Stepping up clinical lead for veteran patients and their families in general practice can be a rewarding leadership opportunity, says advanced nurse practitioner Jordana Wright
As a military wife, and also an advanced nurse practitioner, I feel somewhat of an expert in the field of veterans’ healthcare – something that, as healthcare professionals, it is critical to have an awareness of. But why are veterans’ needs any different to other patients’ needs?
Until recently, it was difficult to identify the true number of veterans residing in the UK, and the figure was always estimated. This changed after the 2021 Census which specifically asked people to declare if they had ever served in the Armed Forces. The data revealed that 1,853,112 people in England and Wales reported that they had previously served in the UK armed forces. To put this into perspective, that’s 3.8% of the total residents aged 16 years and over.
My personal and professional experience has given me a great deal of insight into why veterans’ healthcare needs might be different to the general population.
First, veterans are often reluctant to seek help for their health, whether this is a physical or psychological problem. During intense and gruelling military training, they are instilled with a steely mindset like no other, which drives them to push through difficult situations and ‘get on with it’. This delay in seeking advice can lead to long term injury or disability, experienced by an estimated 52% of veterans in comparison to 36% of the general population (Royal British Legion, 2006).
The military lifestyle usually requires frequent travel, and therefore results in a disconnect from regular contact with healthcare services. Veterans are often unable (or reluctant) to access regular follow-up for health conditions or injuries, and family members may also lose their place on NHS waiting lists due to frequent relocations.
Specialised psychological support is also often required by veterans, due to exposure to trauma and highly stressful situations during deployments or training.
Research from King’s College London estimated the rate of PTSD amongst UK veterans to be 7.4% – for perspective, the PTSD rate amongst the general public is 4%. This figure is estimated to be even higher for veterans who served in Iraq or Afghanistan (9%), with 30% of this group predicted to develop a mental health condition at some point during their lives.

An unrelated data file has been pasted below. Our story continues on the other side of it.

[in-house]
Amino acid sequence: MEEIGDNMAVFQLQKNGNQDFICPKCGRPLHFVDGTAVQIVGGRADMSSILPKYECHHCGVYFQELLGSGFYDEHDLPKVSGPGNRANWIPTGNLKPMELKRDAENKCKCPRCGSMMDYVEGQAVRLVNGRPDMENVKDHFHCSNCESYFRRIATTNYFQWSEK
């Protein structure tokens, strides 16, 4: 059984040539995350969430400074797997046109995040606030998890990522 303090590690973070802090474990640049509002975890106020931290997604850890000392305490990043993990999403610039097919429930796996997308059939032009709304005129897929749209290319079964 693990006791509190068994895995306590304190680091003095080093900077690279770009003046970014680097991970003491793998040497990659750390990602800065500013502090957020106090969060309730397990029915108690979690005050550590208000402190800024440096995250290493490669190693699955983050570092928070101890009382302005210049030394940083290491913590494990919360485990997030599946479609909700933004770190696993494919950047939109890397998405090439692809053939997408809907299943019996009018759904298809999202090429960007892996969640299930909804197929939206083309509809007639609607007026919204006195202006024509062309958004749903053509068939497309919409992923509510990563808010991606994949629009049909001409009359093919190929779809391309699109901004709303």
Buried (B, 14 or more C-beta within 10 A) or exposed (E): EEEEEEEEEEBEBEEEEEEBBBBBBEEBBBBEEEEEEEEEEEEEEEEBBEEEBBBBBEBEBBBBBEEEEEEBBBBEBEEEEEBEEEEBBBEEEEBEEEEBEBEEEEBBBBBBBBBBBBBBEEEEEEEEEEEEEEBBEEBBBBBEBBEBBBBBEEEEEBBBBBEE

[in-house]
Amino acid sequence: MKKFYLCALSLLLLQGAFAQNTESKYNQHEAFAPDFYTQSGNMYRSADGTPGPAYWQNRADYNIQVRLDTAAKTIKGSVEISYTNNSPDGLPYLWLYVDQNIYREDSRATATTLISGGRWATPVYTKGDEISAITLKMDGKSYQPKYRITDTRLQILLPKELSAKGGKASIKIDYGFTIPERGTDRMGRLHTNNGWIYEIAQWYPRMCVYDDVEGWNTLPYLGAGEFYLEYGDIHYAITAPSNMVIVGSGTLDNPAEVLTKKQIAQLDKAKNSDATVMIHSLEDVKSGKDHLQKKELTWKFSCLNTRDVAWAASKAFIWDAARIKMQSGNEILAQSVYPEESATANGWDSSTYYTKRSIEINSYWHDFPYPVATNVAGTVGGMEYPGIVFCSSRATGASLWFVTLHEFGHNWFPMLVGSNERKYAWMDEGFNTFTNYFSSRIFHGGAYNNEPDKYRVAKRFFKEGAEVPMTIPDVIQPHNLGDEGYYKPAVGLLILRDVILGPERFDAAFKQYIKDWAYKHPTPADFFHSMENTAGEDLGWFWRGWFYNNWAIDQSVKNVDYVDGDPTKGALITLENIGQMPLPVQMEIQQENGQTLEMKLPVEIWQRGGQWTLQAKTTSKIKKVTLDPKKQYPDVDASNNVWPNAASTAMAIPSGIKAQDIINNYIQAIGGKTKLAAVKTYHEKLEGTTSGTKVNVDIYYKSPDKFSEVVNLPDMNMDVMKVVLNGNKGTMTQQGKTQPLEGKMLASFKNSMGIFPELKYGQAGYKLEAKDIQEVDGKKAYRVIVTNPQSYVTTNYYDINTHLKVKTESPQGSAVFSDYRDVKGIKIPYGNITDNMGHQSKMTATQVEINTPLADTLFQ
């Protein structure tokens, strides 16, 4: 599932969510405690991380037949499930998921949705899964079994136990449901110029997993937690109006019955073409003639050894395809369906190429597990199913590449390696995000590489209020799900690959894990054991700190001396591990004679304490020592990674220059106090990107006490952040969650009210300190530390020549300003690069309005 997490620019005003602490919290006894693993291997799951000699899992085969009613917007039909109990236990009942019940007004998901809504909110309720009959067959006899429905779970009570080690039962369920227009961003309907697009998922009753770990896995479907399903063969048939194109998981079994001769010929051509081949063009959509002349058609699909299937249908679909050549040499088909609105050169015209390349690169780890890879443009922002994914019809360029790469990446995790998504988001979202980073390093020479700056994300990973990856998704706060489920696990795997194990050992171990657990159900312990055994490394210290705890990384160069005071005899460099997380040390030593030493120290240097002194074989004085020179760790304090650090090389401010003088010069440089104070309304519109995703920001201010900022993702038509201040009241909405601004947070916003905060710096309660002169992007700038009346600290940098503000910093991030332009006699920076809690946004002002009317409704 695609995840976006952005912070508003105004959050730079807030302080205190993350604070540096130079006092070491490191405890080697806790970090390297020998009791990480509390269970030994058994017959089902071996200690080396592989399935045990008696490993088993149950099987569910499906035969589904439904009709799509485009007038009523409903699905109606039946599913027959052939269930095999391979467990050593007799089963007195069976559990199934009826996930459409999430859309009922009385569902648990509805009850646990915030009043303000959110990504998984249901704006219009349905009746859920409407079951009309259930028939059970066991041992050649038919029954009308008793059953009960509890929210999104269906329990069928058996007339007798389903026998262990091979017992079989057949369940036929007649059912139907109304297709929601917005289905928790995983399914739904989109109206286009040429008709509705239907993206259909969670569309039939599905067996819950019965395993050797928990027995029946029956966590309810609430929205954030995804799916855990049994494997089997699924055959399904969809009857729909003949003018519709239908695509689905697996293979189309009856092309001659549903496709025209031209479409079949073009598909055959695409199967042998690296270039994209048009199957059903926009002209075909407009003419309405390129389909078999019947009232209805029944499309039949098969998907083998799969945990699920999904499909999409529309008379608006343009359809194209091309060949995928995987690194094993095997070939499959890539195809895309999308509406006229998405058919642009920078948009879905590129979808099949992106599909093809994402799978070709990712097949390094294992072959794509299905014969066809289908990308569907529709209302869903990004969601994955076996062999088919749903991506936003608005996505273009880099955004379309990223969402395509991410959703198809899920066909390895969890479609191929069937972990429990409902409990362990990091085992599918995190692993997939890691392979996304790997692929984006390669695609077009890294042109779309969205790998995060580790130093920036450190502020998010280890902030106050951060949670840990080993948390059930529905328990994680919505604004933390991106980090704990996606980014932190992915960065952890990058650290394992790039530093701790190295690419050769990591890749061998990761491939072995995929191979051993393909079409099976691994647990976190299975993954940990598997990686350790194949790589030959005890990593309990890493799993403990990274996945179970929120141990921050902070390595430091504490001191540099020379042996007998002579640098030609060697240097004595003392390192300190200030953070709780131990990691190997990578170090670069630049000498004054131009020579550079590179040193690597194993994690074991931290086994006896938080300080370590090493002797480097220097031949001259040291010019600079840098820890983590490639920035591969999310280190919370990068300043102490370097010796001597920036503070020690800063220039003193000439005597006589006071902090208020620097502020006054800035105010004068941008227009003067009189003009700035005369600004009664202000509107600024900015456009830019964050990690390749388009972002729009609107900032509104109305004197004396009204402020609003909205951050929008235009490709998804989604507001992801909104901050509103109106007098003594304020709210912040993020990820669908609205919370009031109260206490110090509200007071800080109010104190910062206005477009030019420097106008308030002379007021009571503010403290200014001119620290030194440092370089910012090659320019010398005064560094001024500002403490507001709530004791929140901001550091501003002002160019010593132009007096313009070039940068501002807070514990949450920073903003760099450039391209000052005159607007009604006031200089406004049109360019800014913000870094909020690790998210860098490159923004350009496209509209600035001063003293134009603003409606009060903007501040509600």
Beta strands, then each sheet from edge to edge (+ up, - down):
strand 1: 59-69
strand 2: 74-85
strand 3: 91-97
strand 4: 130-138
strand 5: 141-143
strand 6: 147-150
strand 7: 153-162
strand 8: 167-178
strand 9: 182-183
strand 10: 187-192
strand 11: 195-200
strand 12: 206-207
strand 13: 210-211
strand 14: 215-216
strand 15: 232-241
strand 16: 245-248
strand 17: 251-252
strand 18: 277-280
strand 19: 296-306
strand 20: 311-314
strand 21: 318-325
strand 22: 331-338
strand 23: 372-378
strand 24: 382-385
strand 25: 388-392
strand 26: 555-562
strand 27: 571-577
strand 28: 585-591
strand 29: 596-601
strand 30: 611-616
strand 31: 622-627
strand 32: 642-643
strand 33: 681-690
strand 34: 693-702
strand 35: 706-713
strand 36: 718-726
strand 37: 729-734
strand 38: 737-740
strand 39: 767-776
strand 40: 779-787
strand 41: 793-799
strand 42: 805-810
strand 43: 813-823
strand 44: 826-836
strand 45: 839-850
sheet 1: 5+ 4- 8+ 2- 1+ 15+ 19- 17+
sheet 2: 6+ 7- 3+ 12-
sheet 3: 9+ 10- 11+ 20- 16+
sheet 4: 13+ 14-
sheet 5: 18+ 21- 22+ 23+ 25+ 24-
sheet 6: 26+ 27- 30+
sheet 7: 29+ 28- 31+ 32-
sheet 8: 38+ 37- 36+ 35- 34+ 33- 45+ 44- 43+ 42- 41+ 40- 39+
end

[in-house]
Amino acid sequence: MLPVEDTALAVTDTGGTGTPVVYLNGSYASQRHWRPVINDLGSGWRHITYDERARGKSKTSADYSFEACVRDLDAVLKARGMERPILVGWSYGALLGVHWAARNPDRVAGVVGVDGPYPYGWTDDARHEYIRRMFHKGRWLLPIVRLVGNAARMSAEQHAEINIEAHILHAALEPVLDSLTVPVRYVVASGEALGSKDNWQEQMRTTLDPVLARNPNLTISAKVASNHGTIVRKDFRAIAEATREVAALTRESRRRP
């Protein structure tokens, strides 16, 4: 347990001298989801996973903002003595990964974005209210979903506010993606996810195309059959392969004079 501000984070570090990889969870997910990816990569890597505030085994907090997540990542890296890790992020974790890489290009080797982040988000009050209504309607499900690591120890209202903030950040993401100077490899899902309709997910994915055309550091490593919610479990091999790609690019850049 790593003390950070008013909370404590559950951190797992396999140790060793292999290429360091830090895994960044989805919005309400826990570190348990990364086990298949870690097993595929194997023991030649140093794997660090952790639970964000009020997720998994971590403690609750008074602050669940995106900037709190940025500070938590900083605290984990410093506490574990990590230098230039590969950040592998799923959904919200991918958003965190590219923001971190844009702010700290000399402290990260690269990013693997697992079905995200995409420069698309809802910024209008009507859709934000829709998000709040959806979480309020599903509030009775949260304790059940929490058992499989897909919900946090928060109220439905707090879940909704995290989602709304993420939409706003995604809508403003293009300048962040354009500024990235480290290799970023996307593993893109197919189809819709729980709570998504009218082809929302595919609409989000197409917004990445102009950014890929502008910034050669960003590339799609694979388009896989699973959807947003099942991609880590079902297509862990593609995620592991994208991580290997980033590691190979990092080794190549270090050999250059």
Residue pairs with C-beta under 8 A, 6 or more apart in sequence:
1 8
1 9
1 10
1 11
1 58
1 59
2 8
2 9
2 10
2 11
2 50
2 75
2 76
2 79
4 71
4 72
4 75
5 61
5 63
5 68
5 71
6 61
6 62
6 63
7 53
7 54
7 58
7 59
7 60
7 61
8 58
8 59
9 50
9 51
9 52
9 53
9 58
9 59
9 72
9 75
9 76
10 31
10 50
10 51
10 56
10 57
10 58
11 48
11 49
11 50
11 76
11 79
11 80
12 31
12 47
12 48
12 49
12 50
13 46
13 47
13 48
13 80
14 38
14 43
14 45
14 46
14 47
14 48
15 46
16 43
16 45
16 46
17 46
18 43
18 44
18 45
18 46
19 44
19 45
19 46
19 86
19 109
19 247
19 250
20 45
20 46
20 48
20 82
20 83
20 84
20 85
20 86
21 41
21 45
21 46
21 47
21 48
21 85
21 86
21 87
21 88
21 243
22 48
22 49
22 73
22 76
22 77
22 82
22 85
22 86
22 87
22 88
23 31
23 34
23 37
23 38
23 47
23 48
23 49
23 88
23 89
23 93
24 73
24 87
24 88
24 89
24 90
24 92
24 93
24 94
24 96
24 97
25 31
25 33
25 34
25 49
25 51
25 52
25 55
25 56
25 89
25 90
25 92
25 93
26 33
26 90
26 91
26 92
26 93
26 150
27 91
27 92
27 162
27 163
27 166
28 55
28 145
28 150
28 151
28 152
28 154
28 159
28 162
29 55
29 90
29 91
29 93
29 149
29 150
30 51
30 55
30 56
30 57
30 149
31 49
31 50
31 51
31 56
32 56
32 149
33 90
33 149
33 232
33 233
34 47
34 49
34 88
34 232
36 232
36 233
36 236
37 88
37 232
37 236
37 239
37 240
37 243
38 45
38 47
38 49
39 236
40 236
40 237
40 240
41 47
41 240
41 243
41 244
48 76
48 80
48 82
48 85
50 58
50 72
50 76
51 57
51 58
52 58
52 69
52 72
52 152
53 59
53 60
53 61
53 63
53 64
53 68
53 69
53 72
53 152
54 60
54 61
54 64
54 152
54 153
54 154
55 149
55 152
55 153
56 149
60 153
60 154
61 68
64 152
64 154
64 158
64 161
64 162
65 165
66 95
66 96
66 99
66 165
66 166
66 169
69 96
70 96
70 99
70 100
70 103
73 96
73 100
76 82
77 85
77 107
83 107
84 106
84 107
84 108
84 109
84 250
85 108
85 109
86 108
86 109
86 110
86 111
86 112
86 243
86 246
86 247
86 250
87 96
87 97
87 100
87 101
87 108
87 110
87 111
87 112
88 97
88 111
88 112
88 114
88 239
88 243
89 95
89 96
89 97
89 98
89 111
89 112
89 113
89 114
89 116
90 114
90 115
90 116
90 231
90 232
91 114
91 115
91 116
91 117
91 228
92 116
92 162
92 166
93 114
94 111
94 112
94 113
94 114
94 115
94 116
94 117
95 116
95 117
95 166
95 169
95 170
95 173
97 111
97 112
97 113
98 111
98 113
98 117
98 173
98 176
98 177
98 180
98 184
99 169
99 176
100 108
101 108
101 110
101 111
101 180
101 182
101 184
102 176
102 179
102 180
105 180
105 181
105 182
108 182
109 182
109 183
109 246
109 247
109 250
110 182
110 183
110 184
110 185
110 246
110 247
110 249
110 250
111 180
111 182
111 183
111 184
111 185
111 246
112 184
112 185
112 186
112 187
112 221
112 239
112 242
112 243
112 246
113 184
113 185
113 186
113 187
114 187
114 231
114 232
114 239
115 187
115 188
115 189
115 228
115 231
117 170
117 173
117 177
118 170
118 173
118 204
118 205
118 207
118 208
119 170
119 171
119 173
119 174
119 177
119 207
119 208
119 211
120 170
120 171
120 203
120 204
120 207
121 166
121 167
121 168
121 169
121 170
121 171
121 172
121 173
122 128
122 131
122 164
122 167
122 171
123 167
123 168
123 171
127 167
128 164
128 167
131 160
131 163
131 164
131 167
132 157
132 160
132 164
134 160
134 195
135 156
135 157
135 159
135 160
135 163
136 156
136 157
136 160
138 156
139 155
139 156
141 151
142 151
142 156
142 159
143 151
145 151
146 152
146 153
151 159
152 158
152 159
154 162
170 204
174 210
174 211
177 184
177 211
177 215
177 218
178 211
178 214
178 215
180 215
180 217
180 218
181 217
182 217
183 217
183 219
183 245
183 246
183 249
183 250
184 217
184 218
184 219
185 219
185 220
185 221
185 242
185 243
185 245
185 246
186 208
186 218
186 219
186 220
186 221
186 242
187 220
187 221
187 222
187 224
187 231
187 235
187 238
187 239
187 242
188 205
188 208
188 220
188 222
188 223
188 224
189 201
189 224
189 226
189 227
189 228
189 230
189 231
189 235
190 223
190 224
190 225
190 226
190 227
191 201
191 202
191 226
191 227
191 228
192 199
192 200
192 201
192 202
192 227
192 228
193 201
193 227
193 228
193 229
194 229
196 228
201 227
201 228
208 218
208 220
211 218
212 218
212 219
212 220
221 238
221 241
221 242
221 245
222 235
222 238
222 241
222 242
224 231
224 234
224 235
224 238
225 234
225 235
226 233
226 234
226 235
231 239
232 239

It’s important to note too that these are the cases we know about – sadly, underreported PTSD is all too common, with veterans and their families trying to deal with undiagnosed PTSD by themselves, which is immensely difficult.
This is where we can step in as nurses to learn how to support veterans and their families. GP practices are often the first point of contact for veterans, whether the contact is related to their service or not.
However, past research has shown that many practices are not aware of how many veteran patients they have, or indeed how to address their specific health needs.
Simply asking the question ‘Have you ever served in the Armed Forces?’ identifies this population, meaning that if veterans present with needs that may require specialist input, practices can signpost them to the best possible support as early as possible.
Could you become a veterans’ clinical lead?
The Royal College of General Practitioners (RCGP) has developed a veteran-friendly GP practice accreditation scheme, an evidence-based initiative that provides GP surgeries with the knowledge and resources they require to best support their veteran patients.
The scheme is completely free, and all it takes is simply for the practice to nominate a veterans’ clinical lead, ask their patients if they have ever served in the armed forces, and code them as ‘military veteran’.
General practice nurses wanting to take on the role of clinical lead, will receive easy-to-access online training and information about how to identify, support and, if necessary, refer veteran patients to specialist services.
Once they have received this training and information, they can take the lead on championing veterans’ care in their practice, sharing information and best practice with the wider practice team.
To date, the veteran friendly accreditation scheme has been found to be successful in enhancing care for veterans within GP surgeries, and a study by the University of Chester found that 99% of accredited practices recommended the scheme.
So, what’s stopping you from encouraging your practice to register with the scheme, and taking on the role of clinical lead? Not only will this be a rewarding leadership opportunity, most importantly, it will undoubtedly help support your veteran patients and their families.
Find out more about the RCGP’s veteran friendly GP practice accreditation scheme: rcgp.org.uk/veterans
Jordana Wright is an advanced nurse practitioner at Derbyshire Community Health Services NHS Foundation Trust.